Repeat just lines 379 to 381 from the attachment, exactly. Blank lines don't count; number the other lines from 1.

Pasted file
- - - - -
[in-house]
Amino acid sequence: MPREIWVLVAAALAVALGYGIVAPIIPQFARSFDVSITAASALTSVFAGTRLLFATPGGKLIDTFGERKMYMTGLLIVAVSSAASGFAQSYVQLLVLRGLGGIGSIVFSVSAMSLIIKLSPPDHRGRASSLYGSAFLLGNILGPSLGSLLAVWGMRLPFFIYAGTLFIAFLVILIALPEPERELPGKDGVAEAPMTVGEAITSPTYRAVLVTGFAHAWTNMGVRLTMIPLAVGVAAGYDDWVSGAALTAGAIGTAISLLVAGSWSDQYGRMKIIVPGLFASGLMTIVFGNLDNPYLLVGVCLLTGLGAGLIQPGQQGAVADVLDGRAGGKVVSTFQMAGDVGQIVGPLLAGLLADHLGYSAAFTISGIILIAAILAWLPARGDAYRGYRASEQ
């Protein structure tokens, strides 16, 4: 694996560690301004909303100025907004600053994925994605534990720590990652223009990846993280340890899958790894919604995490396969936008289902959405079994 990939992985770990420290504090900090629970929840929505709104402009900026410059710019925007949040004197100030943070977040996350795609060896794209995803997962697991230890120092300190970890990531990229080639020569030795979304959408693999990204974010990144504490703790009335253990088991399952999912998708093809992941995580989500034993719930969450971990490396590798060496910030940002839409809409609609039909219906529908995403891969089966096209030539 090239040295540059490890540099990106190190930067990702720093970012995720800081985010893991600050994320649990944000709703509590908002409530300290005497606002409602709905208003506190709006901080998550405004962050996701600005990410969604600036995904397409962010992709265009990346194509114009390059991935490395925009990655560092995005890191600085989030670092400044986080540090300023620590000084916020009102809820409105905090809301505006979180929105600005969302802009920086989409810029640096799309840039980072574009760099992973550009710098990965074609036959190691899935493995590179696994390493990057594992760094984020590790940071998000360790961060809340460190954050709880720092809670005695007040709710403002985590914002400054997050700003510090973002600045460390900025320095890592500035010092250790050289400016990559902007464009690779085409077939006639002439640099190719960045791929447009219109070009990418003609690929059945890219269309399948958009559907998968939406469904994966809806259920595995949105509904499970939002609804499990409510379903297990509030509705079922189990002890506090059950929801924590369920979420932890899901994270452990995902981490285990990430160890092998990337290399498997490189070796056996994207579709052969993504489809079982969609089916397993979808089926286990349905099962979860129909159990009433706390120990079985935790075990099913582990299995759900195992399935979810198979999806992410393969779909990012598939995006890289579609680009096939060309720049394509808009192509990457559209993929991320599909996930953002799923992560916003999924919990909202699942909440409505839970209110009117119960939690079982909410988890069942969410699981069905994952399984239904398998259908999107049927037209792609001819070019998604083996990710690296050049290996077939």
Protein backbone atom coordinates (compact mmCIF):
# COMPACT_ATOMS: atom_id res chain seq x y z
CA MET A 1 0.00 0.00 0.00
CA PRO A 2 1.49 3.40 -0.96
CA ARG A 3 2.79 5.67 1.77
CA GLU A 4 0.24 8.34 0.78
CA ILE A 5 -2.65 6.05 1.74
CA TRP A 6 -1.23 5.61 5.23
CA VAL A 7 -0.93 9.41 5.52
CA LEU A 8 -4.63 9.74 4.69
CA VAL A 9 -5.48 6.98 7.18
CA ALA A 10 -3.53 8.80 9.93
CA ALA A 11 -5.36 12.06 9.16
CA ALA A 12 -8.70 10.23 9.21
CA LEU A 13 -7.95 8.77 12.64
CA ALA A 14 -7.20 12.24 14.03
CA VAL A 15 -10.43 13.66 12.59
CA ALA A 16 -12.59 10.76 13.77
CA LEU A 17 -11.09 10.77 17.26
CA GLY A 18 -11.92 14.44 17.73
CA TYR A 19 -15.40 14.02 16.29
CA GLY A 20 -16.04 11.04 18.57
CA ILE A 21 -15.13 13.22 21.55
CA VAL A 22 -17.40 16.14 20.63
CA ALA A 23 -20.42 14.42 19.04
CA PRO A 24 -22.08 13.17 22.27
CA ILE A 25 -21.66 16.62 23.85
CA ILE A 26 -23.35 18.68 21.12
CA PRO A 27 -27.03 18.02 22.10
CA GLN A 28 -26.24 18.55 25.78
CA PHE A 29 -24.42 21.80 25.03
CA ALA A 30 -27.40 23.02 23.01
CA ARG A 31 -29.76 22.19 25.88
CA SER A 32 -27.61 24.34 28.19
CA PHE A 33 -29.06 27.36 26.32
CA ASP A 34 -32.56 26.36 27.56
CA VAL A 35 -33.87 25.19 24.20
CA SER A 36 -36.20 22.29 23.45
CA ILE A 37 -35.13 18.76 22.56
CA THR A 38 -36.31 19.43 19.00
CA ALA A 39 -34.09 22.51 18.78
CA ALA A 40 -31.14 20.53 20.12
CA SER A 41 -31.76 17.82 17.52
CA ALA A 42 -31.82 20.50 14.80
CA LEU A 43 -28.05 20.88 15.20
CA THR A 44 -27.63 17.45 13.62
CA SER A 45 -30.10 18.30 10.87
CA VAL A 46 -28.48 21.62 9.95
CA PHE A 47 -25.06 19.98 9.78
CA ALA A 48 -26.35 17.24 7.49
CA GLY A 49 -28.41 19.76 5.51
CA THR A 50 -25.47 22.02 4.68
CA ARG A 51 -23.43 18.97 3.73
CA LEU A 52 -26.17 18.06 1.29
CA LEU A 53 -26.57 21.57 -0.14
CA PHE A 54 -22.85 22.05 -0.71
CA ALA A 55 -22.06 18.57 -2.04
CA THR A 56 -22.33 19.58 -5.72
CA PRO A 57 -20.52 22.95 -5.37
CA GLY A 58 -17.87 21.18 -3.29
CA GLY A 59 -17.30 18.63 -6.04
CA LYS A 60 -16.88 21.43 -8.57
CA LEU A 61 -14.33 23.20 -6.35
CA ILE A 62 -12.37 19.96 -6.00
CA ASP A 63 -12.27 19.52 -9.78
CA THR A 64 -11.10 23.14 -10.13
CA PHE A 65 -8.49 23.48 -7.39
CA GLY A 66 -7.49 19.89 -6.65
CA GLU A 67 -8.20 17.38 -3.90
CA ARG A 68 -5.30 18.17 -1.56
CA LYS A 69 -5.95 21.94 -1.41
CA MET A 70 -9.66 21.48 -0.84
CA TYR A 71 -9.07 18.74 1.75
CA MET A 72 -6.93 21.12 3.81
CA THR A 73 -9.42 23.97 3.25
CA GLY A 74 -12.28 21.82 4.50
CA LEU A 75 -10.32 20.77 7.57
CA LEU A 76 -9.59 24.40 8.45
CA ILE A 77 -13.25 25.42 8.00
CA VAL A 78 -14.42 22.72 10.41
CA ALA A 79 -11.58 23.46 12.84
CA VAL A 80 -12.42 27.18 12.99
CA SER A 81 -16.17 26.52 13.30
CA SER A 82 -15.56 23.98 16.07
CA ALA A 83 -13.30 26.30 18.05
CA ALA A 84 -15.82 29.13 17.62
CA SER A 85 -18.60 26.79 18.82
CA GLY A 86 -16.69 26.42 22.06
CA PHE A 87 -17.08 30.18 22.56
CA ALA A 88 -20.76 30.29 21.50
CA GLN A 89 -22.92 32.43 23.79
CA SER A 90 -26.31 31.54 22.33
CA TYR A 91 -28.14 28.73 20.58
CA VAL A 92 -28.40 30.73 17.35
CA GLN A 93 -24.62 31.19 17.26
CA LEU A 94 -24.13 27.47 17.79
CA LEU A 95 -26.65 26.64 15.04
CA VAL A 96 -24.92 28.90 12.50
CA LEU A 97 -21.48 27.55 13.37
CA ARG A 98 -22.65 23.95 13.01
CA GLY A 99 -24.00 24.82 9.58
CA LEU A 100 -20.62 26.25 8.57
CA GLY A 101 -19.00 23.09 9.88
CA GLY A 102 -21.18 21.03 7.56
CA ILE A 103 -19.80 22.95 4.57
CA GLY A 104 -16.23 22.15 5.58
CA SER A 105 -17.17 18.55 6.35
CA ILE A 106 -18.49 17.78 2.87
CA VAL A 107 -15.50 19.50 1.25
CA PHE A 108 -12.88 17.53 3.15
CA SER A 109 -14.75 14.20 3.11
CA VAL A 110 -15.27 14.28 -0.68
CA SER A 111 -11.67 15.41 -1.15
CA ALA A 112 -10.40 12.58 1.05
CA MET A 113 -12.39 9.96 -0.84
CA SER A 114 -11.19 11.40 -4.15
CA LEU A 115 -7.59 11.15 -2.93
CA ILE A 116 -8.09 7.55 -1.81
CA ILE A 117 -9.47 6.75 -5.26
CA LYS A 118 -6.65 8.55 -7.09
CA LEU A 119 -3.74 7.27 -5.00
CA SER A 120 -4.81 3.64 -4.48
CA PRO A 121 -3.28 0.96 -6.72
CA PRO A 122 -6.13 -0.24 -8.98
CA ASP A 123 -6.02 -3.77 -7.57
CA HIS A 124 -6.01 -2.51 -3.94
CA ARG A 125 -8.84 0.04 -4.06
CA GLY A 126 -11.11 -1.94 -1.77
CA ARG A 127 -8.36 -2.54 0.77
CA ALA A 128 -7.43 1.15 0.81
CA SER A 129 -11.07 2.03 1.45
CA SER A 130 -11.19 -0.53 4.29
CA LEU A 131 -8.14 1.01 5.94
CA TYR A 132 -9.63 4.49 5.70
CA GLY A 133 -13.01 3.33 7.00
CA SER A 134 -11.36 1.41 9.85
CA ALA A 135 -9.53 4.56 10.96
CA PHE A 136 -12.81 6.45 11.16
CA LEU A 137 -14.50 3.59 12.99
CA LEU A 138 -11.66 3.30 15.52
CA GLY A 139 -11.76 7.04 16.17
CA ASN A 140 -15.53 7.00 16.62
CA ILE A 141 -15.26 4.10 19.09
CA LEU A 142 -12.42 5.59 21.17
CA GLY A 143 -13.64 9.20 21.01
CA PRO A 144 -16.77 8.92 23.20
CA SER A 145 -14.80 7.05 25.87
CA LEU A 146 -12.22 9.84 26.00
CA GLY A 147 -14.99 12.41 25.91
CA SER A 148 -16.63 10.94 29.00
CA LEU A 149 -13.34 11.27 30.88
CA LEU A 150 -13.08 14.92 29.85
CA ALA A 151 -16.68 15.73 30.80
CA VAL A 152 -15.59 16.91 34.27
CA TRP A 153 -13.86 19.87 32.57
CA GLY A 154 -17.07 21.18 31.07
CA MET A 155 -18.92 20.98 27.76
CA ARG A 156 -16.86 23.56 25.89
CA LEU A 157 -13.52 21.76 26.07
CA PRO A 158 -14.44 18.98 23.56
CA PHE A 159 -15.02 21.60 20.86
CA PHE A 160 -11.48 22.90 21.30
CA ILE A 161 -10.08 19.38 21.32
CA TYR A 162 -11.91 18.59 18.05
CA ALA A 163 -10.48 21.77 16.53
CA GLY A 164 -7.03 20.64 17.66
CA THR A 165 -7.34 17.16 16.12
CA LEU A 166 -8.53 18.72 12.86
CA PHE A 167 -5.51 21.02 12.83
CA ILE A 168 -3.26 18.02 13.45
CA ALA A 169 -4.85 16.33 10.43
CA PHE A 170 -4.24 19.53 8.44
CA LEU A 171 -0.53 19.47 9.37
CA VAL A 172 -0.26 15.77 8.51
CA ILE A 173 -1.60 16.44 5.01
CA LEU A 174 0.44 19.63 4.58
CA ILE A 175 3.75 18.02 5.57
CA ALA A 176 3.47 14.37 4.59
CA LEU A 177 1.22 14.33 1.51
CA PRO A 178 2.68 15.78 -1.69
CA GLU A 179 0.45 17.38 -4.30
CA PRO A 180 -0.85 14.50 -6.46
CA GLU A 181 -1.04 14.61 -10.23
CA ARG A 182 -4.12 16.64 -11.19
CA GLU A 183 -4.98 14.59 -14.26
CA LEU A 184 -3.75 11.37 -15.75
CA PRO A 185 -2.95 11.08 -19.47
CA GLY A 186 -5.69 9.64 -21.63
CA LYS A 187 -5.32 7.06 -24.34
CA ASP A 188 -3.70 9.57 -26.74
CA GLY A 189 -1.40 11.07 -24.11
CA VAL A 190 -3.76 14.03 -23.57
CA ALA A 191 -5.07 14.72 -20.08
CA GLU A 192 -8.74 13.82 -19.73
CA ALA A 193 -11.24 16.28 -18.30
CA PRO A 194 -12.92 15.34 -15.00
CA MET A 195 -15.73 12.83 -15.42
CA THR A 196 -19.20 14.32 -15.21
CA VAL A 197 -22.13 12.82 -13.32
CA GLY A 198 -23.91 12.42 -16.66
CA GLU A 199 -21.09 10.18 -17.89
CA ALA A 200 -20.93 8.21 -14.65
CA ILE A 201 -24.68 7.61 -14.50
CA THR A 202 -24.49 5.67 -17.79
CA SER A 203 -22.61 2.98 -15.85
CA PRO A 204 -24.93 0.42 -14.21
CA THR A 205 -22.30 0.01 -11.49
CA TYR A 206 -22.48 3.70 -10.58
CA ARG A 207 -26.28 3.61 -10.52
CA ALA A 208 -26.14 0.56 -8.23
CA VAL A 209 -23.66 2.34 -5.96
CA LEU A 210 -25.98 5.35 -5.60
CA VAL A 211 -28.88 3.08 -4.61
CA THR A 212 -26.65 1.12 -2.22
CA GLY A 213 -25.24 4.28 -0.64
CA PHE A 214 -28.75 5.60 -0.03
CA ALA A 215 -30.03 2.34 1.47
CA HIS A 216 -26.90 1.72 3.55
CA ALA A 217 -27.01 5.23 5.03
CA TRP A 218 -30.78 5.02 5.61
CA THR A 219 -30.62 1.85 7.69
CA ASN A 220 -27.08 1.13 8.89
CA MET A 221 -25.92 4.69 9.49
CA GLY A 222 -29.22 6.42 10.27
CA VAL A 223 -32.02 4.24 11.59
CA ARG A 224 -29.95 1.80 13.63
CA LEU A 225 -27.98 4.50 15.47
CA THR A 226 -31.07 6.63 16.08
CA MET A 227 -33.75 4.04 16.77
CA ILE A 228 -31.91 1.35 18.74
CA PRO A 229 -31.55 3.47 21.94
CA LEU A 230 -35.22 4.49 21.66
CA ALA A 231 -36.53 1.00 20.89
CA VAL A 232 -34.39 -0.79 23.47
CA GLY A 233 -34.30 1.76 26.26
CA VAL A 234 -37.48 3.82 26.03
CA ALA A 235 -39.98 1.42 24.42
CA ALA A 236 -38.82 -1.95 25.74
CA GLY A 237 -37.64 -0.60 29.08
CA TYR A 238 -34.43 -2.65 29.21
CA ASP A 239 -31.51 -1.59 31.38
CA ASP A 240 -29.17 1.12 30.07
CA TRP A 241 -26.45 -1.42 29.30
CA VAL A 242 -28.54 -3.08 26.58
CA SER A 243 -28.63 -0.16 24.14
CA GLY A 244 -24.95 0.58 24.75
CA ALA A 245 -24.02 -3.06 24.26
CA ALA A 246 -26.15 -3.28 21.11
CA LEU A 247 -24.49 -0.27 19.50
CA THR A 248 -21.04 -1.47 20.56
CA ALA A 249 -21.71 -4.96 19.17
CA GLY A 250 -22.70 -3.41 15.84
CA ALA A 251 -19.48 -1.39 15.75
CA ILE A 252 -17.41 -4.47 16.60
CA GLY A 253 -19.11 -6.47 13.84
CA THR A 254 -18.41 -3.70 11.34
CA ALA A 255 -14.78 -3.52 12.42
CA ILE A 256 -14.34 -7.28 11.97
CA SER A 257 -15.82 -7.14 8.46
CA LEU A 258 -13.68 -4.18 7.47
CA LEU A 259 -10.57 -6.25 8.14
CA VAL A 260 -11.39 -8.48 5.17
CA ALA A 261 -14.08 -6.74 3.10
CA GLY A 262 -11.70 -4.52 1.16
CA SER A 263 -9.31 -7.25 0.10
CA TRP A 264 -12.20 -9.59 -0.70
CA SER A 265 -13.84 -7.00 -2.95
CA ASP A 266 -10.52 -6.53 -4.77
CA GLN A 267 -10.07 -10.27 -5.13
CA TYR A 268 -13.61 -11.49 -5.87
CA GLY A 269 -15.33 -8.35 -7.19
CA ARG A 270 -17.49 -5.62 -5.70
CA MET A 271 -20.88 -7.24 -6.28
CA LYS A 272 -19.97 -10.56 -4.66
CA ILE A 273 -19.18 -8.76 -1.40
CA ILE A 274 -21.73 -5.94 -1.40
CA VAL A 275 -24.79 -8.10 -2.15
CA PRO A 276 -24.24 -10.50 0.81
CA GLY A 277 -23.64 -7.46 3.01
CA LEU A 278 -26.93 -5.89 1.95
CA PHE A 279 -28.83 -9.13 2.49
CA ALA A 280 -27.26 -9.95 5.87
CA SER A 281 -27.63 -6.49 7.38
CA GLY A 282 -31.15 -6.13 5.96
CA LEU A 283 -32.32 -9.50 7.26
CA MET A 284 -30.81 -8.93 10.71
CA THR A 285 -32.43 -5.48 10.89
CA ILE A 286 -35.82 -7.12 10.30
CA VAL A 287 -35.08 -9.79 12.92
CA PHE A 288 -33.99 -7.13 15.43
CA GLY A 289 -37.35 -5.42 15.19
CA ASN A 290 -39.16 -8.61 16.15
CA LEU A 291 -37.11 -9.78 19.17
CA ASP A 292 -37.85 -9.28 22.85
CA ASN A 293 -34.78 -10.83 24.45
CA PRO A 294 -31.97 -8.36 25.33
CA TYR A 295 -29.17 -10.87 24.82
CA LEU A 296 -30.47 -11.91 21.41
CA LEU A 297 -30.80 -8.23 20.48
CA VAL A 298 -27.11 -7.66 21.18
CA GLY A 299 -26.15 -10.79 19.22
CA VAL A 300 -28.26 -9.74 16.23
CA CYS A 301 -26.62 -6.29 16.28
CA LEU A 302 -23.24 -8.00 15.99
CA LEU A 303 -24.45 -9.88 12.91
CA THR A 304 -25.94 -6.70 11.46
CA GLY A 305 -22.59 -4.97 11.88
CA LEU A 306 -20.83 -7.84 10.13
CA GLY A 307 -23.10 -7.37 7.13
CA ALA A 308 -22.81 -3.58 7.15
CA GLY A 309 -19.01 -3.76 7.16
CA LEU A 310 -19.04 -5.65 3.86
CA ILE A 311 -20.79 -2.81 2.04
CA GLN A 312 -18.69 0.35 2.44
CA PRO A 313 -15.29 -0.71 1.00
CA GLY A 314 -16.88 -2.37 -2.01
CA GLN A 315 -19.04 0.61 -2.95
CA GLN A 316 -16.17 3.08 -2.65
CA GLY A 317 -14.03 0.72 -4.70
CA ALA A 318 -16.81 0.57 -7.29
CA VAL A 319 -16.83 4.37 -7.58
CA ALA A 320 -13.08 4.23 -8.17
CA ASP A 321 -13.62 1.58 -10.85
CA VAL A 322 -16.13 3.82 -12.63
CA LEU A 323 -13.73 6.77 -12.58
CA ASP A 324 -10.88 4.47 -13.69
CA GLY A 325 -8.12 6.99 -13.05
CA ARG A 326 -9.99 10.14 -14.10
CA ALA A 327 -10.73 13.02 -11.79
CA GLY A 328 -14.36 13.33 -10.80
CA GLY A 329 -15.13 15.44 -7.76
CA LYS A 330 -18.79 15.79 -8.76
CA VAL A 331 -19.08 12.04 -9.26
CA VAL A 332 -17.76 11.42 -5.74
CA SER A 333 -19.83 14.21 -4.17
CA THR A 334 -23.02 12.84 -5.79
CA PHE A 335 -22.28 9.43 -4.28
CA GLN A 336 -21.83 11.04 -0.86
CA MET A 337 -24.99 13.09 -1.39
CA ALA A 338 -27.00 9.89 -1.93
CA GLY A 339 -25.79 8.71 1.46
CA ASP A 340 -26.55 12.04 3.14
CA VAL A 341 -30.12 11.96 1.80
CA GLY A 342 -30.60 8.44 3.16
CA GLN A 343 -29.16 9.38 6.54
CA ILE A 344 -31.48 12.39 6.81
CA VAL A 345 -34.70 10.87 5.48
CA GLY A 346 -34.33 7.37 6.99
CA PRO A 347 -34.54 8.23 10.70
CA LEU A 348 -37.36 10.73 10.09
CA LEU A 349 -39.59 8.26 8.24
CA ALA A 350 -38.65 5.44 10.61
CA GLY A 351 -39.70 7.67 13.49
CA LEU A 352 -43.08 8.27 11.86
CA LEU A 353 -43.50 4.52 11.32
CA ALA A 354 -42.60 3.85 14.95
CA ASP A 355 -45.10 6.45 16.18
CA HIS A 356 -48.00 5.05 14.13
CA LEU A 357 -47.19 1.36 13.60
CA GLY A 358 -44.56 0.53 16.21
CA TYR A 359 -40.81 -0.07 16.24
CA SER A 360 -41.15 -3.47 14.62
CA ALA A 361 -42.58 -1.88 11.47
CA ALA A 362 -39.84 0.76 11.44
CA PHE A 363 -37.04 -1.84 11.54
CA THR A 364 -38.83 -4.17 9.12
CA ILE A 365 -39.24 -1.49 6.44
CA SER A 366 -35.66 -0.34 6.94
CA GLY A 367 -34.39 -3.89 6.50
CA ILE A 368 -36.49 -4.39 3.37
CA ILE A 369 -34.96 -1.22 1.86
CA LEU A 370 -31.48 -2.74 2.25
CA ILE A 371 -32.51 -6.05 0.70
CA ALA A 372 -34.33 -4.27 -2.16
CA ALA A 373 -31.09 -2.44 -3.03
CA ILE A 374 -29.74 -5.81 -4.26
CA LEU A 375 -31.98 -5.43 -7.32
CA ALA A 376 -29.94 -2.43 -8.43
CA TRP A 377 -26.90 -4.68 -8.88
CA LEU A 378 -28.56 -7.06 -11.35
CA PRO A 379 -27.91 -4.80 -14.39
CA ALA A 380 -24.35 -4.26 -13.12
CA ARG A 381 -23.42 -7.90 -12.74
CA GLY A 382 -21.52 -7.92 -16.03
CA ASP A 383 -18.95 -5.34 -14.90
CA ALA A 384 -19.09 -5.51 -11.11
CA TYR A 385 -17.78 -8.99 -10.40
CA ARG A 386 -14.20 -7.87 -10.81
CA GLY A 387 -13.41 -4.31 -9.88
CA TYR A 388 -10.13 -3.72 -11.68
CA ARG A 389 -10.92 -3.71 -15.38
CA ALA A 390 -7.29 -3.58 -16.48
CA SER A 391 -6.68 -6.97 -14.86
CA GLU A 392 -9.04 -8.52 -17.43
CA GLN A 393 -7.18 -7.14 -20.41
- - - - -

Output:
CA ILE A 374 -29.74 -5.81 -4.26
CA LEU A 375 -31.98 -5.43 -7.32
CA ALA A 376 -29.94 -2.43 -8.43